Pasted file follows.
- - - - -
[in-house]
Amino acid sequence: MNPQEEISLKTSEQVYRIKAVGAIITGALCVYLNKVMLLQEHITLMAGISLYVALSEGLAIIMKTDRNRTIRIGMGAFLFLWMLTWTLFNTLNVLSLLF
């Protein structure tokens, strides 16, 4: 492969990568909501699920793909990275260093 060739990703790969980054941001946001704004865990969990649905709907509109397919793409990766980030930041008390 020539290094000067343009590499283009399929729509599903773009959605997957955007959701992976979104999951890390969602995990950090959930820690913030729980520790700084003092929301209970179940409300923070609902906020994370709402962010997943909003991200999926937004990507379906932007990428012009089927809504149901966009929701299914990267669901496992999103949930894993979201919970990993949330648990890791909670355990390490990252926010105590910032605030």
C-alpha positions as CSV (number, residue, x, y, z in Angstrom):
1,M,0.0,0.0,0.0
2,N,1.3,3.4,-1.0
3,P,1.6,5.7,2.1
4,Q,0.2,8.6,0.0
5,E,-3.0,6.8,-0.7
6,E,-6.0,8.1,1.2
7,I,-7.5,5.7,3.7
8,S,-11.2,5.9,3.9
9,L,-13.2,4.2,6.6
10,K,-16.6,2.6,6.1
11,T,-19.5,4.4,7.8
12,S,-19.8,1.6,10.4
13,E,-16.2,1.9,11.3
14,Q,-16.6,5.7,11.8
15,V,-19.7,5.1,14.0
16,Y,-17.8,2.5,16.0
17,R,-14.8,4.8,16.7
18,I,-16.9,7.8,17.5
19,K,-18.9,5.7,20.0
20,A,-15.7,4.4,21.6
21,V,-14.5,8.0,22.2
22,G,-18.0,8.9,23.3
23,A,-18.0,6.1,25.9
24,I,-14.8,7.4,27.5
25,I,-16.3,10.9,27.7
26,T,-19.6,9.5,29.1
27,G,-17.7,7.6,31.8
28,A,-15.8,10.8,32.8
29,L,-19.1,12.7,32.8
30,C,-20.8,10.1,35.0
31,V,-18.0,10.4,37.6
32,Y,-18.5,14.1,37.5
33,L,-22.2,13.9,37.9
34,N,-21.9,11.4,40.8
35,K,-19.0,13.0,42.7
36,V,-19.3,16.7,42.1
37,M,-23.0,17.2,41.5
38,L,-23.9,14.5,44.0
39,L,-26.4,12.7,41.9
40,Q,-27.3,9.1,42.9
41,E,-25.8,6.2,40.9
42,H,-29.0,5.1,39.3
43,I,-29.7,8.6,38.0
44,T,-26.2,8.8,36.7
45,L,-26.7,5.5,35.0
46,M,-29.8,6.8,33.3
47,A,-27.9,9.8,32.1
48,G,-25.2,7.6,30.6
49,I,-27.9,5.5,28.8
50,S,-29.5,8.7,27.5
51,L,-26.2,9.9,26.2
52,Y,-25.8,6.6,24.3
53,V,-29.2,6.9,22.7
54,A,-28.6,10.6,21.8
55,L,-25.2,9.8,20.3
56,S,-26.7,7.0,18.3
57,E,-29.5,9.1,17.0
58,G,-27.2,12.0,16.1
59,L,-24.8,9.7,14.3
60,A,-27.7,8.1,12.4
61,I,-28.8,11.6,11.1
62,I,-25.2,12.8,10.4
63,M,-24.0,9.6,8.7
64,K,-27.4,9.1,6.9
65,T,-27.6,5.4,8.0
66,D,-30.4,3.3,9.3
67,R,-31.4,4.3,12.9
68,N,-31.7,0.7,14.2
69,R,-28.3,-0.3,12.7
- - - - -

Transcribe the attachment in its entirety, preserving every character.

[in-house]
Amino acid sequence: MNPQEEISLKTSEQVYRIKAVGAIITGALCVYLNKVMLLQEHITLMAGISLYVALSEGLAIIMKTDRNRTIRIGMGAFLFLWMLTWTLFNTLNVLSLLF
């Protein structure tokens, strides 16, 4: 492969990568909501699920793909990275260093 060739990703790969980054941001946001704004865990969990649905709907509109397919793409990766980030930041008390 020539290094000067343009590499283009399929729509599903773009959605997957955007959701992976979104999951890390969602995990950090959930820690913030729980520790700084003092929301209970179940409300923070609902906020994370709402962010997943909003991200999926937004990507379906932007990428012009089927809504149901966009929701299914990267669901496992999103949930894993979201919970990993949330648990890791909670355990390490990252926010105590910032605030």
C-alpha positions as CSV (number, residue, x, y, z in Angstrom):
1,M,0.0,0.0,0.0
2,N,1.3,3.4,-1.0
3,P,1.6,5.7,2.1
4,Q,0.2,8.6,0.0
5,E,-3.0,6.8,-0.7
6,E,-6.0,8.1,1.2
7,I,-7.5,5.7,3.7
8,S,-11.2,5.9,3.9
9,L,-13.2,4.2,6.6
10,K,-16.6,2.6,6.1
11,T,-19.5,4.4,7.8
12,S,-19.8,1.6,10.4
13,E,-16.2,1.9,11.3
14,Q,-16.6,5.7,11.8
15,V,-19.7,5.1,14.0
16,Y,-17.8,2.5,16.0
17,R,-14.8,4.8,16.7
18,I,-16.9,7.8,17.5
19,K,-18.9,5.7,20.0
20,A,-15.7,4.4,21.6
21,V,-14.5,8.0,22.2
22,G,-18.0,8.9,23.3
23,A,-18.0,6.1,25.9
24,I,-14.8,7.4,27.5
25,I,-16.3,10.9,27.7
26,T,-19.6,9.5,29.1
27,G,-17.7,7.6,31.8
28,A,-15.8,10.8,32.8
29,L,-19.1,12.7,32.8
30,C,-20.8,10.1,35.0
31,V,-18.0,10.4,37.6
32,Y,-18.5,14.1,37.5
33,L,-22.2,13.9,37.9
34,N,-21.9,11.4,40.8
35,K,-19.0,13.0,42.7
36,V,-19.3,16.7,42.1
37,M,-23.0,17.2,41.5
38,L,-23.9,14.5,44.0
39,L,-26.4,12.7,41.9
40,Q,-27.3,9.1,42.9
41,E,-25.8,6.2,40.9
42,H,-29.0,5.1,39.3
43,I,-29.7,8.6,38.0
44,T,-26.2,8.8,36.7
45,L,-26.7,5.5,35.0
46,M,-29.8,6.8,33.3
47,A,-27.9,9.8,32.1
48,G,-25.2,7.6,30.6
49,I,-27.9,5.5,28.8
50,S,-29.5,8.7,27.5
51,L,-26.2,9.9,26.2
52,Y,-25.8,6.6,24.3
53,V,-29.2,6.9,22.7
54,A,-28.6,10.6,21.8
55,L,-25.2,9.8,20.3
56,S,-26.7,7.0,18.3
57,E,-29.5,9.1,17.0
58,G,-27.2,12.0,16.1
59,L,-24.8,9.7,14.3
60,A,-27.7,8.1,12.4
61,I,-28.8,11.6,11.1
62,I,-25.2,12.8,10.4
63,M,-24.0,9.6,8.7
64,K,-27.4,9.1,6.9
65,T,-27.6,5.4,8.0
66,D,-30.4,3.3,9.3
67,R,-31.4,4.3,12.9
68,N,-31.7,0.7,14.2
69,R,-28.3,-0.3,12.7